Just a short day trip from Copenhagen is a place that was a must-see for my seafaring husband, and I have to admit, I was pretty excited to go there as well. That place was the Viking Museum (or Vikingeskibs Museet) in Roskilde, Denmark, which houses five original sailing vessels from the 11th century.
If you think of what that means, these boats, which were dug up in the fjord near Roskilde in 1962, were used, touched, and sailed by the actual Vikings!! So grab your Viking spangenhelm (helmet) and come along with us!
As you enter the parking lot for the museum, you notice the museum itself is not just one building but a group of buildings complete with an area near the harbor which is lined with many different types of Scandinavian sailing vessels, both large and small. The buildings house workshops where students are able to learn how to do various types of shipbuilding, woodworking and sailing related crafts like rope-making and sail-making.
On the day we visited, we saw a group of college-age students doing woodworking with traditional tools from the Viking period. In the indoor workshop, the students worked to plane a rudder scraping and sanding it with primitive tools. All of the work done on the grounds is done with period tools including the felling of trees, splitting of the wood and actually constructing the boats.
It was freezing outside because we were there on a rather cold March day, so there were not many people visiting the museum, but I’m sure in the warmer months the place must be bustling with action. But in true Viking style, Mike, Carolyn and I braved the cold weather, donned our Viking garb and set forth to see the sailing vessels.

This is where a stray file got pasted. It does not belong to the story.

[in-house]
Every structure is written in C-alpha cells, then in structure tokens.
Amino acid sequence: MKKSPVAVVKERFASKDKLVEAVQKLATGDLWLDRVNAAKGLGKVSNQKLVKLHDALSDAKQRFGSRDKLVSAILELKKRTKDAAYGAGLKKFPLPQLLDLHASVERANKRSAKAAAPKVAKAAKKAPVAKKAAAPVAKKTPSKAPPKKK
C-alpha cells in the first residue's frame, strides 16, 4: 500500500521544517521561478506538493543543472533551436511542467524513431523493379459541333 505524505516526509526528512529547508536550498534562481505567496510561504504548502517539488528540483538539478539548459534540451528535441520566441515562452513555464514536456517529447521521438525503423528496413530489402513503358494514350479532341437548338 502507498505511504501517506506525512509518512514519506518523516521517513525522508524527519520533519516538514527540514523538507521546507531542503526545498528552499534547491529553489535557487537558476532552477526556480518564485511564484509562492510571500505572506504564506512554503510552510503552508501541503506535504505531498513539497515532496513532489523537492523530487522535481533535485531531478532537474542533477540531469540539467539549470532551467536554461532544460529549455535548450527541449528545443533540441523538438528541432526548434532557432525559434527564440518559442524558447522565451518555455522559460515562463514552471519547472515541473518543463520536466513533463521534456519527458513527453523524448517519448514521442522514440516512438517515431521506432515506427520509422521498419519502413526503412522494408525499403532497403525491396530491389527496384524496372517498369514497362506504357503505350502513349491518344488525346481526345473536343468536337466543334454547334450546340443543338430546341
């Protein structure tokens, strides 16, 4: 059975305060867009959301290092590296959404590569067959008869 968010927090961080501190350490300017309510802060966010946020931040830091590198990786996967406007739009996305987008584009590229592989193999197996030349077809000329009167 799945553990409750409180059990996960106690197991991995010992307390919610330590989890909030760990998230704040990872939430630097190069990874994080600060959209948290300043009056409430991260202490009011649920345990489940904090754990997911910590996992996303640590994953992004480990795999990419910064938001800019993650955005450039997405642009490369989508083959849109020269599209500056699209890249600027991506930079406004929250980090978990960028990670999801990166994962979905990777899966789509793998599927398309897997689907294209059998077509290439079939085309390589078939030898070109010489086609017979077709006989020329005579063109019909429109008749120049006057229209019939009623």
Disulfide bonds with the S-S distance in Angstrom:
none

The main reason for our visit were the actual longships and sailing vessels that were inside the large Viking Ship Hall. These five vessels were actually sunk on purpose a thousand years ago in order to make a defense barrier in the fjord as an underwater obstacle to thwart invaders.
It’s truly incredible to come so close to a piece of history and to imagine the men who built the vessel and sailed it. Thinking of what their lives must have been like, the harsh conditions they faced, their pagan beliefs and perseverance really makes you wonder how you would have survived in such an environment.
Learning about the excavation process for the ships was just as interesting as seeing the ships themselves. The archeologists had to rope off an area of the fjord and drain it to begin mapping out the wreck site. The thick planks of wood which make up the vessels had been underwater for so long that they had to devise a way to keep the wood from shrinking and disintegrating when they took it out of the water. The wood had to be kept moist as it was dug up, and then placed in a chemical solution for a long period of time until the wood was preserved enough for it to be freeze-dried.
While the museum collection is based on these five Viking ships that were excavated at Skuldelev in Roskilde Fjord in 1962, it also has a working boatyard where it has made replicas of the five ships and other Scandinavian longships. In the summertime, visitors are able to take cruises on a longship and help row it across the fjord and set the sails.
“From the museum’s own harbour, you can cruise around the beautiful Roskilde fjord and admire the museum’s large collection of traditional Nordic boats,” according to the Visit Copenhagen website.
It is incredible that the remains of these ships have survived so many years. I highly recommend a visit here if you find yourself in the Copenhagen area. It is an easy day trip as it’s only 1/2 hour away from the city, and you can also visit the Roskilde Cathedral while you are there, which is another fascinating destination full of history that is worth the trip to Roskilde alone.